Hong Kong pro-democracy lawmakers Eddie Chu and Ray Chan have informed the Legislative Council (LegCo) that they will leave the legislature after the original expiration date of their terms on Wednesday.

The two democrats submitted letters to the LegCo Secretariat on Monday and said they would not serve in an “appointed legislature,” after Beijing decided in August that incumbent legislators would remain in office for at least another year.

Eddie Chu Ray Chan
Eddie Chu (right) and Ray Chan. Photos: LegCo, via Flickr.

The extension of the sixth council term was presented as a solution to the lacuna that followed Chief Executive Carrie Lam’s decision in July to postpone the 2020 legislative election. The city’s leader cited coronavirus fears and invoked her emergency powers to delay the general polls, originally scheduled for September 6.

Critics blasted the move as depriving citizens of their right to vote. Pro-democracy lawmakers said it was tantamount to “detonating a constitutional crisis.”

Both Chan and Chu said they would not take part in the interim LegCo because it breached Article 69 of the Basic Law, stipulating that lawmakers should only serve in the legislature for four years.

Chu told reporters on Monday that he thought Hongkongers deserved a resumption of the legislative polls as soon as possible, rather than “endorsement” from Chinese authorities.

Legco Police barriers July 2020
Police barriers on Legislative Council Road. Photo: Rhoda Kwan/HKFP

“This is an appointed legislature, rather than a legislature elected by the people,” Chu said.

Chan from the People Power, on the other hand, said he was not particularly emotional about leaving LegCo. He said he would join in on future elections, if any, and hoped citizens would continue to support him: “This is just a temporary farewell.”

The two lawmakers were the first democrats to make their departure official. Pan-democrats have been divided on whether to “boycott” the interim legislature, as members of the Democratic Party and Civic Party have expressed intentions to remain.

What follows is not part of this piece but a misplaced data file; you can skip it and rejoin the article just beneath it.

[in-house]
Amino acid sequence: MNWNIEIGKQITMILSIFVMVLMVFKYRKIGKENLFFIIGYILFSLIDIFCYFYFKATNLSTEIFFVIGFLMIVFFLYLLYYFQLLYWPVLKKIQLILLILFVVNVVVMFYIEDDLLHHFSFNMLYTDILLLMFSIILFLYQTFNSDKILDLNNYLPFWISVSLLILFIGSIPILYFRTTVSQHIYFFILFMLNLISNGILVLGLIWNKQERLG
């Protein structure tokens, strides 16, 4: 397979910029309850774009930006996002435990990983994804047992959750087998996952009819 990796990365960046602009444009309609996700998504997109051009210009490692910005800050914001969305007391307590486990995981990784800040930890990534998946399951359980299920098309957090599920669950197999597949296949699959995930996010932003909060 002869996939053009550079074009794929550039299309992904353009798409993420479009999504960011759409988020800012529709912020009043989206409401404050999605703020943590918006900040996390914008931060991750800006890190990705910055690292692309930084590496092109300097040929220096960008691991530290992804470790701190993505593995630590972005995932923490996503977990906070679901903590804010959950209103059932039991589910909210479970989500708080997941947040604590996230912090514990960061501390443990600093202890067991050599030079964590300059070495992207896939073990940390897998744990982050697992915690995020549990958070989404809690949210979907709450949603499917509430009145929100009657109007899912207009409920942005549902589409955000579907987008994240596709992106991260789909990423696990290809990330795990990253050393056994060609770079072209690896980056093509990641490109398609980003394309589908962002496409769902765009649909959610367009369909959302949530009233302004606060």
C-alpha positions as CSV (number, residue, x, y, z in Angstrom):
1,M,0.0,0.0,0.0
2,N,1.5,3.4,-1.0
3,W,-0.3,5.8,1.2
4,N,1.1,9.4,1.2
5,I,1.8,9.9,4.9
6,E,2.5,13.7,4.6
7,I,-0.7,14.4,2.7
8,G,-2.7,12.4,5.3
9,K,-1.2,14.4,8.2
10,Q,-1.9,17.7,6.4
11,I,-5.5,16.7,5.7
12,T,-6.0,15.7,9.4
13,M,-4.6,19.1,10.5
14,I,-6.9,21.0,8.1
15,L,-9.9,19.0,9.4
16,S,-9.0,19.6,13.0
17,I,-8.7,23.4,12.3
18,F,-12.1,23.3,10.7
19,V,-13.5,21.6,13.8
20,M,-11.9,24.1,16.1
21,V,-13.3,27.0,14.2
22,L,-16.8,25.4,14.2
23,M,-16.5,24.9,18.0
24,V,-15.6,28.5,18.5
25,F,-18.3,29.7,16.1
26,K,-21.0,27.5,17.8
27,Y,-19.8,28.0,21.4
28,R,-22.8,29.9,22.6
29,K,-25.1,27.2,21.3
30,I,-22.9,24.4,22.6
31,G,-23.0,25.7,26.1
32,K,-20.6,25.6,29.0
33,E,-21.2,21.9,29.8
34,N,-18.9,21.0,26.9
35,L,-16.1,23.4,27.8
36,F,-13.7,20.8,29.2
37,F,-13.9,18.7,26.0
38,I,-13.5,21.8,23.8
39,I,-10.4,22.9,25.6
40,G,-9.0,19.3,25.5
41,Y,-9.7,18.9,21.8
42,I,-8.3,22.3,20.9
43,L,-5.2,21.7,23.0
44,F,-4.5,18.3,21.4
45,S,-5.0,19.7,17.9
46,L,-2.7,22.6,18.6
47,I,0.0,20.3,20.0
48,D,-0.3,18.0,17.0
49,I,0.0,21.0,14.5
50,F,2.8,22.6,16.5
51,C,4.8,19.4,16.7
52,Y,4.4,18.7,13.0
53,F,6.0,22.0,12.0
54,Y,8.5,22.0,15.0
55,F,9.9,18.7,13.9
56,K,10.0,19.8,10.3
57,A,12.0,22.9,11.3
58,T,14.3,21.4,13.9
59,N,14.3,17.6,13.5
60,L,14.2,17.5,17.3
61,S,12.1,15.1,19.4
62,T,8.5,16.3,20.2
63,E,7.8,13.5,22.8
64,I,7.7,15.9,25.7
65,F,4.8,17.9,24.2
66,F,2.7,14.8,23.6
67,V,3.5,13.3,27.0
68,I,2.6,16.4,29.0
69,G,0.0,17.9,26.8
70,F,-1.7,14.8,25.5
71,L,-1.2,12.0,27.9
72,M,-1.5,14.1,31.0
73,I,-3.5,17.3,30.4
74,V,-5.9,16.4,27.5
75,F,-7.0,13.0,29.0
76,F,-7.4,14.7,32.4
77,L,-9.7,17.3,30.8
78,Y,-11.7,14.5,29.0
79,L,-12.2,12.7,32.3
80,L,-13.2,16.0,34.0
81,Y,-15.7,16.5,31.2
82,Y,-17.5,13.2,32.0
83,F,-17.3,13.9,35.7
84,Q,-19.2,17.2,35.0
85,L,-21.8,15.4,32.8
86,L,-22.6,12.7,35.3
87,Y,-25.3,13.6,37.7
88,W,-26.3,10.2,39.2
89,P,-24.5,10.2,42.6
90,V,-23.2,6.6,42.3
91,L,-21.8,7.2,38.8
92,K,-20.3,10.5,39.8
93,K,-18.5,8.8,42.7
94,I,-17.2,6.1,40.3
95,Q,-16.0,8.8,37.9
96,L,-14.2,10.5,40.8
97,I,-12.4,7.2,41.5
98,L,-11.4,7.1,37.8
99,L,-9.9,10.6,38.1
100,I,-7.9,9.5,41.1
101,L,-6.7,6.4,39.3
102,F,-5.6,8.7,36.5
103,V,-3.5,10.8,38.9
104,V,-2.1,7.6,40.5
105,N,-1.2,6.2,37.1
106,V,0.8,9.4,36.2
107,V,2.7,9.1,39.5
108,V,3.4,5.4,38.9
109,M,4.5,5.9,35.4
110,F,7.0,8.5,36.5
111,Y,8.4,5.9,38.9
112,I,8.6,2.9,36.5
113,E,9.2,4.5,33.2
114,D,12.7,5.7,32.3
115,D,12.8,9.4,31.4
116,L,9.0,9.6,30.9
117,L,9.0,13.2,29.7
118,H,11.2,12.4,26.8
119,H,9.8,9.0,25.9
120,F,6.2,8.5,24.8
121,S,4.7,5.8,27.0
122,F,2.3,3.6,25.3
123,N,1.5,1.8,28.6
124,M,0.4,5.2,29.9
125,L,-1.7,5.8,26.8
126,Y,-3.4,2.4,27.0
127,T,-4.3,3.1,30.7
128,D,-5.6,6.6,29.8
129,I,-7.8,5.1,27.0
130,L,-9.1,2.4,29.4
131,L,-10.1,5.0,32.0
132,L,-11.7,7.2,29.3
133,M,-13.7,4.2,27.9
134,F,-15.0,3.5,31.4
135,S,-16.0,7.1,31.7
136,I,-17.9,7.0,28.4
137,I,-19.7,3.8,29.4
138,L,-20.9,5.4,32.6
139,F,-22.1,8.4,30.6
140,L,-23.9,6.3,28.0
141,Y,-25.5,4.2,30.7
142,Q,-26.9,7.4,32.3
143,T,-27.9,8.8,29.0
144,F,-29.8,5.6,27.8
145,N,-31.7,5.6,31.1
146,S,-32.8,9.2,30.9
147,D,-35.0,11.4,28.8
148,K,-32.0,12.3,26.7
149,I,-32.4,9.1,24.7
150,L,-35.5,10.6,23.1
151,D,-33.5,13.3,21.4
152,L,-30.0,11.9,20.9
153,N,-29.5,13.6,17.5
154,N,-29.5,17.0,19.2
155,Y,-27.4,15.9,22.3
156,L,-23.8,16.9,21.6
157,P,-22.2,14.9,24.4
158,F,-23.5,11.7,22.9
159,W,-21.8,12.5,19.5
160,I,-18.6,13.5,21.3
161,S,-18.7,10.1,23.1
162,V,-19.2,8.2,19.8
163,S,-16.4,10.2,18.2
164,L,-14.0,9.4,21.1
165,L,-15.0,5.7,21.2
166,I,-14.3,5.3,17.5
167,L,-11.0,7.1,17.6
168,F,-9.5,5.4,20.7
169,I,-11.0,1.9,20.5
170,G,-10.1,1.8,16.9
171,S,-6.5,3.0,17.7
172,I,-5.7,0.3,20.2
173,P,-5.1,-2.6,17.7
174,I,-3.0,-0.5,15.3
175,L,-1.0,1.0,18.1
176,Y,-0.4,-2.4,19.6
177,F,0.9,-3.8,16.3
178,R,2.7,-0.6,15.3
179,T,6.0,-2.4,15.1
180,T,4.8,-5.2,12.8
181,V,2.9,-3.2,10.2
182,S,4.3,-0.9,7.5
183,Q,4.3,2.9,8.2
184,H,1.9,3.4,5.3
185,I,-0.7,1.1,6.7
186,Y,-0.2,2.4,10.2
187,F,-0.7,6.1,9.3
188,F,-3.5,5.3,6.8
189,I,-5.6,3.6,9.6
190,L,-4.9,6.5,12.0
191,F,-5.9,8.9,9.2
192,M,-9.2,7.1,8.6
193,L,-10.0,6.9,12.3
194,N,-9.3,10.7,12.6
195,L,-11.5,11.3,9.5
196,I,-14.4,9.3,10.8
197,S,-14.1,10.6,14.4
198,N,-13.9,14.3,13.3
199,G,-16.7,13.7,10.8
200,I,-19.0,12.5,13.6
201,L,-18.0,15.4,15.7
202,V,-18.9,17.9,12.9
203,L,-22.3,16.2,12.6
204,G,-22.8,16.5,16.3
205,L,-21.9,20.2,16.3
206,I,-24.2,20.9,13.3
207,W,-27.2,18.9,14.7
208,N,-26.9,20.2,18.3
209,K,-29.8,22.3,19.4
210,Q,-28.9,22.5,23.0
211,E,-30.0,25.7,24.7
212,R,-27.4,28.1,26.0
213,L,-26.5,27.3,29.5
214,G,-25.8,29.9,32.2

Democrats are expected to announce their decision on Tuesday, at a press conference revealing the results of a citywide survey conducted by the Hong Kong Public Opinion Research Institute. The pollster has surveyed citizens on whether the lawmakers should serve in the Beijing-extended term.

Legislative Council pan-democrats
Legislators from the pro-democracy camp take photo on the last day of the sixth Legislative Council term. Photo: Legislative Council, via Flickr.

Chu said he would continue to provide assistance to the 12 Hongkongers detained by mainland Chinese authorities and focus on addressing environmental issues after leaving LegCo.

Chan said he would also continue to call international attention to Hong Kong’s fight for freedom and democracy. He added democrats may discuss the future direction of their work outside of the legislature after more lawmakers decide whether to stay or leave.

“If more lawmakers choose to boycott [LegCo] in the coming year, I believe we will have to coordinate these powers… to monitor the behaviour of pro-establishment lawmakers remaining in LegCo,” Chan said.

Kelly Ho has an interest in local politics, education and sports. She formerly worked at South China Morning Post Young Post, where she specialised in reporting on issues related to Hong Kong youth. She has a bachelor's degree in Journalism from the University of Hong Kong, with a second major in Politics and Public Administration.